Delaware name is derived from the name of Thomas West, 3rd Baron De La Warr, Virginia’s first colonial governor. Its nickname is ” First State ” (this is because on Dec. 7, 1787, Delaware was the first of the 12 US states to ratify the new US Constitution). The State Motto is ” Liberty and Independence ”

Delaware is located along the Atlantic on the peninsula between Chesapeake Bay and Delaware Bay. It was one of the earliest United States (the original 13). When the American Revolution took place, from 1775 to 1783, Delaware played a huge part in it. Delaware was the first state to ratify the U.S. Constitution, on December 7, 1787.

When Sir Samuel Argall saw what is now Cape Henlopen in Delaware Bay back in 1610, he called it Cape De La Warr. The name was meant as a tribute to the Virginia governor because he was sailing from Virginia at the time. That’s how the Delaware Bay, Delaware River and later the entire state of Delaware got their names.

Delaware has several nicknames. It is known as the First State because it ratified the Constitution first. It is also called the Diamond State because, for its small size, it has a lot of value. Another name for it is the Blue Hen State. That nickname comes from the Delaware First Regiment during the American Revolution, who had a blue hen as their mascot.

Delaware is a small state (larger than Rhode Island only), but it does have a big history. It all began in 1609, when Delaware Bay was discovered by Henry Hudson. However, nobody really settled in the area until the Dutch came in 1631. The Native Americans soon drove them away. Then the Swedes called Delaware New Sweden and controlled it from 1638 until 1655. The Dutch got it back again for 9 years right after that and, at that same time, some Mennonites and some Finns came to the area. The English took over what was then called New Netherland in 1664 and from then until 1682 things stayed that way, with the Duke of York controlling it, except for a very short time from 1673 to 1674 when the Dutch got it back.

In 1682, certain deeds declared that Delaware was actually part of Pennsylvania and what is now Delaware were dubbed the “Three Lower Counties” of that state. Soon, the counties were divided into “hundreds” and Delaware is the only state that still uses those divisions in its records, deeds and wills. William Penn started that practice, which he brought over from England.

In 1704, Delaware established its own assembly, but it didn’t become separate from Pennsylvania until after the Revolutionary War. Some settlers came directly from England to Delaware, but many English settlers actually came from Maryland and Pennsylvania, including English Quakers. Maryland and Delaware had disputes about the control of parts of Sussex County and Kent. So, prior to 1775, not many detailed records remain for those areas.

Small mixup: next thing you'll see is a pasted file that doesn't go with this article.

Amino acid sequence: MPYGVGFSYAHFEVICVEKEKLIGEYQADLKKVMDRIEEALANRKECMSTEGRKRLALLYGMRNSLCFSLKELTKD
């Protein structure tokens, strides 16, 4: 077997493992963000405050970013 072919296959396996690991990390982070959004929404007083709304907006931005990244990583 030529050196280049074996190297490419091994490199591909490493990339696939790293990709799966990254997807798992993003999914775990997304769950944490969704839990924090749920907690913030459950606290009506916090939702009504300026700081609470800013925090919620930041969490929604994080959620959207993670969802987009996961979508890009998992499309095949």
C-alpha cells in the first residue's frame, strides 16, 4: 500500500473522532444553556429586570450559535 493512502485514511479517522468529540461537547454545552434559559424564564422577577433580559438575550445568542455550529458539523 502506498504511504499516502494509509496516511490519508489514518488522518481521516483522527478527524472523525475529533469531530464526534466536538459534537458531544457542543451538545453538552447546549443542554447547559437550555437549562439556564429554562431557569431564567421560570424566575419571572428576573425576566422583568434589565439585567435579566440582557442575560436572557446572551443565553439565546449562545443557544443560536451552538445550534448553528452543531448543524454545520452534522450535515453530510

During the Revolutionary War, the British passed through Delaware while headed to Philadelphia, but the state of Delaware wasn’t home to any major Revolutionary War battles. Estimates indicate that about 50% of the people in Delaware were Loyalists, but the state didn’t experience the same sort of mass exodus that New Jersey or New York did at that time. When the war ended, many soldiers from Delaware took land grants in Georgia.

Some African Americans came to Delaware as slaves to the Dutch, but most came from planters and farmers in Maryland. Thanks to manumission, there were far fewer African American slaves in Delaware after the Civil War. Once the American Revolution ended, many French people, including the du Pont family, came to Delaware, either directly from France or from the West Indies.

From the middle to the end of the nineteenth century, Delaware was settled by a lot of Italians, eastern Europeans, Scandinavians, Poles, Jews, Germans and Irish Catholics came to Delaware, many settling in and around Wilmington.

From the time that the “First State” ratified the constitution, on December 7, 1787, it has developed in a peaceful, stable way. That is, aside from during the Civil War, of course. Delaware had many economic allies in the North, thanks to the railroads and the river trade. However, many of its relatives were Southern Sympathizers after the Civil War ended.

Delaware and Pennsylvania are often associated with each other because they both use the Delaware River for transportation and commercial uses. The norther part of Delaware, especially the Wilmington area, has become highly industrial because of the Delaware River and other trading and commerce. It is a densely populated sate and most of that population is in the northern part of the state. The southern part of the state is mainly devoted to farming.